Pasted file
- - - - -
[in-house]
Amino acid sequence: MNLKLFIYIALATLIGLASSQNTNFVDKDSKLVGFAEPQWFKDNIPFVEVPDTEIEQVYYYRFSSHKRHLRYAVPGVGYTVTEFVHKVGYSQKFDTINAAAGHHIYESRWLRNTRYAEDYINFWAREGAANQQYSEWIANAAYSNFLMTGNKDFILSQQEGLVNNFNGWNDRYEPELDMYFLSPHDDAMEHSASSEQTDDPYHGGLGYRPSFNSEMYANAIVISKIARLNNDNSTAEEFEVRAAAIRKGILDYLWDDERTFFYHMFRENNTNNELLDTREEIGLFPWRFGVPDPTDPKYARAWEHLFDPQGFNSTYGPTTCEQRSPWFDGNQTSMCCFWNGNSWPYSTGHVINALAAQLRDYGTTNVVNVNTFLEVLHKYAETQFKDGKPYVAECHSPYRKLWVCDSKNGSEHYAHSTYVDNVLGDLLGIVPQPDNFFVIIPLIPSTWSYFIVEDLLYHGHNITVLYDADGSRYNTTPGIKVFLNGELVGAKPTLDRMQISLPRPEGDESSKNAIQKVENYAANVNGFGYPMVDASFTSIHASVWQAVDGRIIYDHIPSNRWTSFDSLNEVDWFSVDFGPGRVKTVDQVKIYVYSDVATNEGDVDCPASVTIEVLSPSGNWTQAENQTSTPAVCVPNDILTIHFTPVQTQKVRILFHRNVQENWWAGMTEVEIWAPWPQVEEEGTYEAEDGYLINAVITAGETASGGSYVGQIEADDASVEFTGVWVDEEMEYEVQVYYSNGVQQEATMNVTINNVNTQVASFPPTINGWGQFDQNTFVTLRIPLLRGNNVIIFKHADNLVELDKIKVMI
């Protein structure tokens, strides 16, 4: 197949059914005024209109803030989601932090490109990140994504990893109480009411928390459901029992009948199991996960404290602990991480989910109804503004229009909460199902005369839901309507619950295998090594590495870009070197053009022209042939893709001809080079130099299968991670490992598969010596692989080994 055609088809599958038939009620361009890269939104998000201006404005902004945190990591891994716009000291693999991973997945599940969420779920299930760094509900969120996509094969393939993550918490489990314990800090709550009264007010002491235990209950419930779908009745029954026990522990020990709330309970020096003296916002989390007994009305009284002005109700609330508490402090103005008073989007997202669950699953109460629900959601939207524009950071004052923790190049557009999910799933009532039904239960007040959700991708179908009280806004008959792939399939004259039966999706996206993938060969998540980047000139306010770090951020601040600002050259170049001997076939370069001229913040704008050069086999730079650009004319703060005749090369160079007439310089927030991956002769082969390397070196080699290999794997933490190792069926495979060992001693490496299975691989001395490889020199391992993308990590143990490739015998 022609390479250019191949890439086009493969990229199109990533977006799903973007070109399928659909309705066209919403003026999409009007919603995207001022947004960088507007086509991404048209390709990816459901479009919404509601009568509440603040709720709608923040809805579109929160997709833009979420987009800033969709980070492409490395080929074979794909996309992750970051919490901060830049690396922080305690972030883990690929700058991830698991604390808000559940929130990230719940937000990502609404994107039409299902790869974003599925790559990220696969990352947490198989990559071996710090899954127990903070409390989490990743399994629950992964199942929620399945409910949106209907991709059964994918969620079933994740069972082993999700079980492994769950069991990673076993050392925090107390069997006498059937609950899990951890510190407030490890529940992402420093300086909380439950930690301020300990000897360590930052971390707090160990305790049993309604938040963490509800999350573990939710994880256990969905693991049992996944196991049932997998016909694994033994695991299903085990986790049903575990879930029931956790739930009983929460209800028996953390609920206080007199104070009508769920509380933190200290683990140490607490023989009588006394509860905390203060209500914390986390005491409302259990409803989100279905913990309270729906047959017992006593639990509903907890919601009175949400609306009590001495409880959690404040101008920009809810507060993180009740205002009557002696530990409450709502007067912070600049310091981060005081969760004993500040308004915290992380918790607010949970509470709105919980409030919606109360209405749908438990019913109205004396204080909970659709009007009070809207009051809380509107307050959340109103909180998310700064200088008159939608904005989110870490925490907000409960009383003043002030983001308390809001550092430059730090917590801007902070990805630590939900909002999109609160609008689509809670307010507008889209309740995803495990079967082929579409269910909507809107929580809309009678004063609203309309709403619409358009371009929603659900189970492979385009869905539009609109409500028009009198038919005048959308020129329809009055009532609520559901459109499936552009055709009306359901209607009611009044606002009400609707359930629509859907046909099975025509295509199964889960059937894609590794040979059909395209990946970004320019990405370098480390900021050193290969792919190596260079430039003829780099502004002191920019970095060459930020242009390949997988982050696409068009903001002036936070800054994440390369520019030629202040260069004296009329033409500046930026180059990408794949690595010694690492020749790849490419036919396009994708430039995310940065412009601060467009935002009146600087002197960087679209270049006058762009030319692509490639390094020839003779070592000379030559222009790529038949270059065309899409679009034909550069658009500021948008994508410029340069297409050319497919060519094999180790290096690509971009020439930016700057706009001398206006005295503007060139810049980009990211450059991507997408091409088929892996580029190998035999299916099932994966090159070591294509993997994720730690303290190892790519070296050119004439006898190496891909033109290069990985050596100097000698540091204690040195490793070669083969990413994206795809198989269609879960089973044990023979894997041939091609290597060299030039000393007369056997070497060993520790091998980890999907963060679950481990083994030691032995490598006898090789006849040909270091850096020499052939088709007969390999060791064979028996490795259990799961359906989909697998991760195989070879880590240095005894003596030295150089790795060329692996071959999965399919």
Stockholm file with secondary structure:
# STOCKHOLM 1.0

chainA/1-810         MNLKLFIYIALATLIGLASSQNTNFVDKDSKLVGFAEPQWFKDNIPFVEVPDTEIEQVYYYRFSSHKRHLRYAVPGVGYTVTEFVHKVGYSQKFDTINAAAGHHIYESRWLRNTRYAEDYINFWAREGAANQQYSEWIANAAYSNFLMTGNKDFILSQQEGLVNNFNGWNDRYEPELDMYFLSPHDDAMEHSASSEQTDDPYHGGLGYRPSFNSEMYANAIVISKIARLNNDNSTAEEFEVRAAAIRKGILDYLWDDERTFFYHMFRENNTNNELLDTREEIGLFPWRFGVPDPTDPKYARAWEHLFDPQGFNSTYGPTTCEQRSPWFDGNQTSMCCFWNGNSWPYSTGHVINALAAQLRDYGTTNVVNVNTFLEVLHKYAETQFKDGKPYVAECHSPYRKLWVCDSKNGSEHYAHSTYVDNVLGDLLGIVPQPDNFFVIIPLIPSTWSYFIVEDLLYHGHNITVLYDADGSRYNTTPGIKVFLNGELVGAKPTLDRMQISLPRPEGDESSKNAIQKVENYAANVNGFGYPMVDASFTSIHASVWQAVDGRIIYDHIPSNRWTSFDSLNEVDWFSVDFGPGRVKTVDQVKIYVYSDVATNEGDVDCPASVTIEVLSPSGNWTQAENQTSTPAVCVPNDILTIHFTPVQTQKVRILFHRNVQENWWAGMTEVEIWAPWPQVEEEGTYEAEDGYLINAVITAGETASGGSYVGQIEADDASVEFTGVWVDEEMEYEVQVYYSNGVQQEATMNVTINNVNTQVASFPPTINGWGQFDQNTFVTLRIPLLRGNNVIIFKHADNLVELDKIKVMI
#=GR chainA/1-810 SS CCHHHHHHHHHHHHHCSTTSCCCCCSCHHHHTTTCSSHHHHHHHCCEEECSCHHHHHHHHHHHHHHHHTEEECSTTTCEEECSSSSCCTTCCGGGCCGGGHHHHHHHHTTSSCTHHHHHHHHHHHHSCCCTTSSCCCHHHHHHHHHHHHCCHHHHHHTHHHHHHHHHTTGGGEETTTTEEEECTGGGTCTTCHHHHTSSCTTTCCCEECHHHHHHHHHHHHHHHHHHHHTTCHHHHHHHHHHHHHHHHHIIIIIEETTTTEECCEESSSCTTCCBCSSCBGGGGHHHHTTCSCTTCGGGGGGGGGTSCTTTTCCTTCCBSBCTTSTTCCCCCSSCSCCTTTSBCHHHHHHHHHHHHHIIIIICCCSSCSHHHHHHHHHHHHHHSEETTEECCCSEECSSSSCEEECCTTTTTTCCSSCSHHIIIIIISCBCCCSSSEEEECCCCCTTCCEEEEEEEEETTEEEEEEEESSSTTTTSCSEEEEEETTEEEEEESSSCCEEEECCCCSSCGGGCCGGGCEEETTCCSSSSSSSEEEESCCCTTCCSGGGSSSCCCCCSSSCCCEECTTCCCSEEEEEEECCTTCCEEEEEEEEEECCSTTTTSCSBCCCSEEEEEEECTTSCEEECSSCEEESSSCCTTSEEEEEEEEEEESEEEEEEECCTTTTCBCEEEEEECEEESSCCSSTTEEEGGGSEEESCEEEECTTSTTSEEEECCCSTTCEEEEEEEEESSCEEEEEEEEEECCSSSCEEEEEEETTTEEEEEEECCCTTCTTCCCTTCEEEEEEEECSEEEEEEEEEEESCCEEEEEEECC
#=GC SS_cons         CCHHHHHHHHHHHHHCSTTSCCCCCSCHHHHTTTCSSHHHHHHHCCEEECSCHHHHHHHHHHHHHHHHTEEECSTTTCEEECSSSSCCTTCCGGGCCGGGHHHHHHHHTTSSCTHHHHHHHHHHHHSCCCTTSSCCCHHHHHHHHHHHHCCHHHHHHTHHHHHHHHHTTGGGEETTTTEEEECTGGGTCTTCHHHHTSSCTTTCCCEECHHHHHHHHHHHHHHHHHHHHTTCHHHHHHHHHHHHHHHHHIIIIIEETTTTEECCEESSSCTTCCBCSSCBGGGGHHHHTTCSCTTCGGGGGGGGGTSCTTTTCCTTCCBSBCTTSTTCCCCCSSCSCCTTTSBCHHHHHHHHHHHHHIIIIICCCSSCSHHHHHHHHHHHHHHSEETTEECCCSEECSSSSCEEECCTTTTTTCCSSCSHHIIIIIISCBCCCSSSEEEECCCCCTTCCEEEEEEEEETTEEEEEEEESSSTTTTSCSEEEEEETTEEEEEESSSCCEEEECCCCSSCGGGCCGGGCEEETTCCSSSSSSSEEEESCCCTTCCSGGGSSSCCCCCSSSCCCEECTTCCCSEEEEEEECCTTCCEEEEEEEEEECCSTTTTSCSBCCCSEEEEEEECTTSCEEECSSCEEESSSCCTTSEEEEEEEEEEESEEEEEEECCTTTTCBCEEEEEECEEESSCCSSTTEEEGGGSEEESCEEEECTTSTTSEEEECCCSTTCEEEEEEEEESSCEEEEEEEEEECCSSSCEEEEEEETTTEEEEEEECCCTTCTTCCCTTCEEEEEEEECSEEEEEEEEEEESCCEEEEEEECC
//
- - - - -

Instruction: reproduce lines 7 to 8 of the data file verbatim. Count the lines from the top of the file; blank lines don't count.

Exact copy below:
#=GR chainA/1-810 SS CCHHHHHHHHHHHHHCSTTSCCCCCSCHHHHTTTCSSHHHHHHHCCEEECSCHHHHHHHHHHHHHHHHTEEECSTTTCEEECSSSSCCTTCCGGGCCGGGHHHHHHHHTTSSCTHHHHHHHHHHHHSCCCTTSSCCCHHHHHHHHHHHHCCHHHHHHTHHHHHHHHHTTGGGEETTTTEEEECTGGGTCTTCHHHHTSSCTTTCCCEECHHHHHHHHHHHHHHHHHHHHTTCHHHHHHHHHHHHHHHHHIIIIIEETTTTEECCEESSSCTTCCBCSSCBGGGGHHHHTTCSCTTCGGGGGGGGGTSCTTTTCCTTCCBSBCTTSTTCCCCCSSCSCCTTTSBCHHHHHHHHHHHHHIIIIICCCSSCSHHHHHHHHHHHHHHSEETTEECCCSEECSSSSCEEECCTTTTTTCCSSCSHHIIIIIISCBCCCSSSEEEECCCCCTTCCEEEEEEEEETTEEEEEEEESSSTTTTSCSEEEEEETTEEEEEESSSCCEEEECCCCSSCGGGCCGGGCEEETTCCSSSSSSSEEEESCCCTTCCSGGGSSSCCCCCSSSCCCEECTTCCCSEEEEEEECCTTCCEEEEEEEEEECCSTTTTSCSBCCCSEEEEEEECTTSCEEECSSCEEESSSCCTTSEEEEEEEEEEESEEEEEEECCTTTTCBCEEEEEECEEESSCCSSTTEEEGGGSEEESCEEEECTTSTTSEEEECCCSTTCEEEEEEEEESSCEEEEEEEEEECCSSSCEEEEEEETTTEEEEEEECCCTTCTTCCCTTCEEEEEEEECSEEEEEEEEEEESCCEEEEEEECC
#=GC SS_cons         CCHHHHHHHHHHHHHCSTTSCCCCCSCHHHHTTTCSSHHHHHHHCCEEECSCHHHHHHHHHHHHHHHHTEEECSTTTCEEECSSSSCCTTCCGGGCCGGGHHHHHHHHTTSSCTHHHHHHHHHHHHSCCCTTSSCCCHHHHHHHHHHHHCCHHHHHHTHHHHHHHHHTTGGGEETTTTEEEECTGGGTCTTCHHHHTSSCTTTCCCEECHHHHHHHHHHHHHHHHHHHHTTCHHHHHHHHHHHHHHHHHIIIIIEETTTTEECCEESSSCTTCCBCSSCBGGGGHHHHTTCSCTTCGGGGGGGGGTSCTTTTCCTTCCBSBCTTSTTCCCCCSSCSCCTTTSBCHHHHHHHHHHHHHIIIIICCCSSCSHHHHHHHHHHHHHHSEETTEECCCSEECSSSSCEEECCTTTTTTCCSSCSHHIIIIIISCBCCCSSSEEEECCCCCTTCCEEEEEEEEETTEEEEEEEESSSTTTTSCSEEEEEETTEEEEEESSSCCEEEECCCCSSCGGGCCGGGCEEETTCCSSSSSSSEEEESCCCTTCCSGGGSSSCCCCCSSSCCCEECTTCCCSEEEEEEECCTTCCEEEEEEEEEECCSTTTTSCSBCCCSEEEEEEECTTSCEEECSSCEEESSSCCTTSEEEEEEEEEEESEEEEEEECCTTTTCBCEEEEEECEEESSCCSSTTEEEGGGSEEESCEEEECTTSTTSEEEECCCSTTCEEEEEEEEESSCEEEEEEEEEECCSSSCEEEEEEETTTEEEEEEECCCTTCTTCCCTTCEEEEEEEECSEEEEEEEEEEESCCEEEEEEECC